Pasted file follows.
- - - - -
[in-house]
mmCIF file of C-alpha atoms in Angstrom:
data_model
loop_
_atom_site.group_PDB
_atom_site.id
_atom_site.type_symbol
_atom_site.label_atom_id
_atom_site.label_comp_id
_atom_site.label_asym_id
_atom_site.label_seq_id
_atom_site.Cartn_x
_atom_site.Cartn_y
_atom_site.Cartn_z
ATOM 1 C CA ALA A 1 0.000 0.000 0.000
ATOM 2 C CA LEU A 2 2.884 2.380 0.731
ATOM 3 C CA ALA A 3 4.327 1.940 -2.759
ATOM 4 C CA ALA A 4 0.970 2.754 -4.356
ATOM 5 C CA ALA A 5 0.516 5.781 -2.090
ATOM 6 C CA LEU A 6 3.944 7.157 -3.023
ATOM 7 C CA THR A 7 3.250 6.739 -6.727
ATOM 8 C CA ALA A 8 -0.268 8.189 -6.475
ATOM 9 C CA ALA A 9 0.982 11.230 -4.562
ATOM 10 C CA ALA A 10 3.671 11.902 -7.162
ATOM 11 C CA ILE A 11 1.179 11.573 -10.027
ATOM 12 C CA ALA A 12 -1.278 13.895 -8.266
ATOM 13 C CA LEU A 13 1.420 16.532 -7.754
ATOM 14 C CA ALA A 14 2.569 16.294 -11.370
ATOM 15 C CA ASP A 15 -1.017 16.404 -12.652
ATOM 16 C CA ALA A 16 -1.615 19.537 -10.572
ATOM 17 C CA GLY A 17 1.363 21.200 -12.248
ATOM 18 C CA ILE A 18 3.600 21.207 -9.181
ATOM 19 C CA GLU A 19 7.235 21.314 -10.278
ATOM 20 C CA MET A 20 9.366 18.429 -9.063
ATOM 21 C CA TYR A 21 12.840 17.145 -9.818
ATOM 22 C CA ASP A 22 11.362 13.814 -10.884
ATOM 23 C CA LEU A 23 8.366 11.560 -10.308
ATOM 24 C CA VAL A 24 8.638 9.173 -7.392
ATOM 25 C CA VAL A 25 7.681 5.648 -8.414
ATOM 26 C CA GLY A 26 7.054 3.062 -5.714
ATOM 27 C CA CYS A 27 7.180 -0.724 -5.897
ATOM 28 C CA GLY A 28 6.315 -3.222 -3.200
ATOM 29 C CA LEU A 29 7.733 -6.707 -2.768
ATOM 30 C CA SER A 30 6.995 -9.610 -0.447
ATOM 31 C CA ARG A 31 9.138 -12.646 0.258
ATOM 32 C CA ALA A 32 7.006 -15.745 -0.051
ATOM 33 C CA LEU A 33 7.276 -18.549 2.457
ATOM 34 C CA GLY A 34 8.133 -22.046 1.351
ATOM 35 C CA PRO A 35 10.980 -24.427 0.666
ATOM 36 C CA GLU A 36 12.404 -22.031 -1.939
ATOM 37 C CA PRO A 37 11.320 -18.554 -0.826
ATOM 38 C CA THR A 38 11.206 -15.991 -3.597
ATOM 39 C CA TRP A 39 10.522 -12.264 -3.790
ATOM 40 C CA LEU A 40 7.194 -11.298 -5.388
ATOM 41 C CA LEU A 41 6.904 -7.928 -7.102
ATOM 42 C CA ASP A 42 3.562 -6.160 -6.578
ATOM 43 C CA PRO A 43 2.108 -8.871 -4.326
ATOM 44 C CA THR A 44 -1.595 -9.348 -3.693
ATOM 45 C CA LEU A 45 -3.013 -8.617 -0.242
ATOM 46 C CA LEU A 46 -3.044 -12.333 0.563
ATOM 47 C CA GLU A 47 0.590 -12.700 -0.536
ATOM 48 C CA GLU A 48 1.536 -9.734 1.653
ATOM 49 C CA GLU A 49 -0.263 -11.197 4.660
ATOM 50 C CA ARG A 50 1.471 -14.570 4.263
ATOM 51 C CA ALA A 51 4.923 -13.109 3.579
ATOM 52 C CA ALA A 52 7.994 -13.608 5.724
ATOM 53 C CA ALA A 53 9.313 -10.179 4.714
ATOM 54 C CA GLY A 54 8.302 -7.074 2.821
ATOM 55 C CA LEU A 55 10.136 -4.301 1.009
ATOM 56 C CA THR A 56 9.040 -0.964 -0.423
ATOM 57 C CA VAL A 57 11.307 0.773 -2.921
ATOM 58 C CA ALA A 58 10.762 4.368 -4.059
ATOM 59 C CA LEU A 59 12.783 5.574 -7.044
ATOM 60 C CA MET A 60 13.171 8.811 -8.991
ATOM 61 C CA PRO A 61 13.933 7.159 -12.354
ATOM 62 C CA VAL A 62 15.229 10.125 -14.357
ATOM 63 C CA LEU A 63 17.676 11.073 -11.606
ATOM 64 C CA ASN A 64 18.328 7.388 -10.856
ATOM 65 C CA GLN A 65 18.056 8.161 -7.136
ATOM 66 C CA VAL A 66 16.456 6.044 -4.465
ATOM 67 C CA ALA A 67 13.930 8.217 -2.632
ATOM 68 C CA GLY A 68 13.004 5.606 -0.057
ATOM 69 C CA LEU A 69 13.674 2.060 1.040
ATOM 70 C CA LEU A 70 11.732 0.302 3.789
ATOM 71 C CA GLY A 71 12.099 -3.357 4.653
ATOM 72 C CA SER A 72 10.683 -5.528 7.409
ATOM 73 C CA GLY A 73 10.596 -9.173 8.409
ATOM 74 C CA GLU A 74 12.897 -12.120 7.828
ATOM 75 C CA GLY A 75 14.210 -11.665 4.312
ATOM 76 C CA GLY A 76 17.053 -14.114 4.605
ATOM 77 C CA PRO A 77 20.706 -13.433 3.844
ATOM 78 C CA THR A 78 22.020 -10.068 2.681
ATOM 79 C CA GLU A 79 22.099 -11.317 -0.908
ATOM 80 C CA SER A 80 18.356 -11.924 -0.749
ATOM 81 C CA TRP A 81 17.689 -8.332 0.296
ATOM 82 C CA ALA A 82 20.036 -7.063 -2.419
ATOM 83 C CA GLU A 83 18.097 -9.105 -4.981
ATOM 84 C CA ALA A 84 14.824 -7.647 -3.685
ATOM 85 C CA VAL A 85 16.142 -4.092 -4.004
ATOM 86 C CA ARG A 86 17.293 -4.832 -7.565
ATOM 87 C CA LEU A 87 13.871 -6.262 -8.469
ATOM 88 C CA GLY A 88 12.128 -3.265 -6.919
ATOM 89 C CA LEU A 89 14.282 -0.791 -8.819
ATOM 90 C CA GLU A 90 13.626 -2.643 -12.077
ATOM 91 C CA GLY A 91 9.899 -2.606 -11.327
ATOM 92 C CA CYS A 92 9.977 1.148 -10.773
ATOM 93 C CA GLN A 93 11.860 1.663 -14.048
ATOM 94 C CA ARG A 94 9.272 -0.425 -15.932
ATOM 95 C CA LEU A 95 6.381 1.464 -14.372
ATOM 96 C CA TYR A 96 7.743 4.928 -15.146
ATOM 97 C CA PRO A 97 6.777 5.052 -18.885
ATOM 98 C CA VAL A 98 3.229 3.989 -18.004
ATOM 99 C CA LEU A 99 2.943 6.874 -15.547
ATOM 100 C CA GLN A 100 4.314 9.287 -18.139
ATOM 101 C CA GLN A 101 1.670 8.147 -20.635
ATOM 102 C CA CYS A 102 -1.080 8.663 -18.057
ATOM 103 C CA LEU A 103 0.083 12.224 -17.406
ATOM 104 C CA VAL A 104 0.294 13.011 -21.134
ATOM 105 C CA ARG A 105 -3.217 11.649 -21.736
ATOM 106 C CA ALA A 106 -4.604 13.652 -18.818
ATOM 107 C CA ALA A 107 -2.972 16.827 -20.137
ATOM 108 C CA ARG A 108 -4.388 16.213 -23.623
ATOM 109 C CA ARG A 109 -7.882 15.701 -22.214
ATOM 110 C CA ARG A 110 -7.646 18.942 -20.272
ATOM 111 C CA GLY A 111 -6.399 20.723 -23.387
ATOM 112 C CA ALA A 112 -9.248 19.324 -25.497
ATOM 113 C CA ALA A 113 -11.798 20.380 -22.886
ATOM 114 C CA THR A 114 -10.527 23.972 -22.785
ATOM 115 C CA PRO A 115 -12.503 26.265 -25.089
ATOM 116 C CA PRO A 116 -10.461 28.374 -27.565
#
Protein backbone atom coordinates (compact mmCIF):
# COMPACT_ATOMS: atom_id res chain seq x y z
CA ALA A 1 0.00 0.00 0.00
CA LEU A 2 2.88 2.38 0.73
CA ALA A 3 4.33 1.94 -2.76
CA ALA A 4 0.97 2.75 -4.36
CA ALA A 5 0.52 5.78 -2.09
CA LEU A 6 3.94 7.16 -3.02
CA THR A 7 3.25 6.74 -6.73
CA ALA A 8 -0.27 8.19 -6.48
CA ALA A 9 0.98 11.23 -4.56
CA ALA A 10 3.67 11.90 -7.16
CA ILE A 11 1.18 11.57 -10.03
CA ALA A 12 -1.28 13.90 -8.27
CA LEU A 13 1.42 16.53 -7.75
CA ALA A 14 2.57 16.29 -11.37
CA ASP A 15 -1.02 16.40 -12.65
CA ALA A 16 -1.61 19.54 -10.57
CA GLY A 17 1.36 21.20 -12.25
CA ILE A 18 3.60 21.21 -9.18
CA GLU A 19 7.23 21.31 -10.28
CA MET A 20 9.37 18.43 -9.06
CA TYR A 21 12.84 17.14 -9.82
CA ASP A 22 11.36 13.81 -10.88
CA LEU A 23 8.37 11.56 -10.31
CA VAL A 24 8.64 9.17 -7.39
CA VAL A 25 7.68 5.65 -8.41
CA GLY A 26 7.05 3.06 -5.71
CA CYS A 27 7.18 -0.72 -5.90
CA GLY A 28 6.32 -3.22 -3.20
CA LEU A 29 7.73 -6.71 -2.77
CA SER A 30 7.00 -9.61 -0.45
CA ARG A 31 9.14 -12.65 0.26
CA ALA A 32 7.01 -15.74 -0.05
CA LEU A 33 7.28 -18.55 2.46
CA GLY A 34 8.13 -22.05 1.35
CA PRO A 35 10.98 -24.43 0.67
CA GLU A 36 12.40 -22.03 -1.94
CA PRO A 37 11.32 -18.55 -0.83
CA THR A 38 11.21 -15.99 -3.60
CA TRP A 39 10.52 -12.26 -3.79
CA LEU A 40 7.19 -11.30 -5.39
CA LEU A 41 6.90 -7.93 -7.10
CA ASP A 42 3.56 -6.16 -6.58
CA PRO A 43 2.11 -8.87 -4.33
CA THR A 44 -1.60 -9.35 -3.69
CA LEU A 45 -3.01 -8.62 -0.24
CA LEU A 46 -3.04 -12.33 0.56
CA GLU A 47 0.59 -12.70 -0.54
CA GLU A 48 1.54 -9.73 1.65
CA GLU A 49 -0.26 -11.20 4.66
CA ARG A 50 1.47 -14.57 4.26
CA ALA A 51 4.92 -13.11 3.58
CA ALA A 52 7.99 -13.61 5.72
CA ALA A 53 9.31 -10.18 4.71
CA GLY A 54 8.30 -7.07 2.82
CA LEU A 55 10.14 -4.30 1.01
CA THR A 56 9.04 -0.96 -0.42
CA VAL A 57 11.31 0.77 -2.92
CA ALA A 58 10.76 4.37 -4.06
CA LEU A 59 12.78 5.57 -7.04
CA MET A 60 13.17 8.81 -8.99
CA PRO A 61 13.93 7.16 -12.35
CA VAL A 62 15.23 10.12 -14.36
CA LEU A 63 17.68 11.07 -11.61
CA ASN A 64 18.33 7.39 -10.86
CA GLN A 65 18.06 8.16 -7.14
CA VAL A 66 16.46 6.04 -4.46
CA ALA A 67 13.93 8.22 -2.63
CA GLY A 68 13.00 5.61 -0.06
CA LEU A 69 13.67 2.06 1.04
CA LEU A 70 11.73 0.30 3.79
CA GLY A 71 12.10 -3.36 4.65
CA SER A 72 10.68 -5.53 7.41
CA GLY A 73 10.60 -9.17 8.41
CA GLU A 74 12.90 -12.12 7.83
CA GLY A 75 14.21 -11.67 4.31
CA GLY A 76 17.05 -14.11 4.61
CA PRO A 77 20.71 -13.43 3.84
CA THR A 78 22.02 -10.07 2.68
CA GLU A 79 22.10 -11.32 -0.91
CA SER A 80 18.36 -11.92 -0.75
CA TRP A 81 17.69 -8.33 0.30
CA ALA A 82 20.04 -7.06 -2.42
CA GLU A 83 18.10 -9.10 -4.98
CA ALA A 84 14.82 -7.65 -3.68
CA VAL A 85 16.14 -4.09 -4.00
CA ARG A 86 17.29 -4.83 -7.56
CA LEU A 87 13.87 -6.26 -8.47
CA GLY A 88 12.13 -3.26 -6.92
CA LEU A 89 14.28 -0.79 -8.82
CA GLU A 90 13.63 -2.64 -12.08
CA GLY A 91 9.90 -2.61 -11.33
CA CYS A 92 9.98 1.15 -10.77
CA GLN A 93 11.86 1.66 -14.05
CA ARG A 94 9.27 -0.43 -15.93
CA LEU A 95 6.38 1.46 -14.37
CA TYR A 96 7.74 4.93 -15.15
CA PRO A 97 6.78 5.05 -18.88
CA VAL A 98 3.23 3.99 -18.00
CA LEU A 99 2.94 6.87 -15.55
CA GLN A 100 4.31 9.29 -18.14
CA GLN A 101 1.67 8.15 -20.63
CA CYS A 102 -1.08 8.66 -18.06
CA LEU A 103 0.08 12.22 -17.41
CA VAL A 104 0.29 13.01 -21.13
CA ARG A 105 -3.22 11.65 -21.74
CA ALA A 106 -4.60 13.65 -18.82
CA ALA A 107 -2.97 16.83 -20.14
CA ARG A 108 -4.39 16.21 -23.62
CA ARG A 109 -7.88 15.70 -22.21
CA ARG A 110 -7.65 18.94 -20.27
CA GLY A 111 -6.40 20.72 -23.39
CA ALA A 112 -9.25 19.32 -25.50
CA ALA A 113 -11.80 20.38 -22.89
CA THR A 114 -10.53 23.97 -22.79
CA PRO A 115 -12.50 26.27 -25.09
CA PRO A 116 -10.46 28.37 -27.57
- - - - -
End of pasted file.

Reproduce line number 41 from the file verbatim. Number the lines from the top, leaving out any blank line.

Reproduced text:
ATOM 27 C CA CYS A 27 7.180 -0.724 -5.897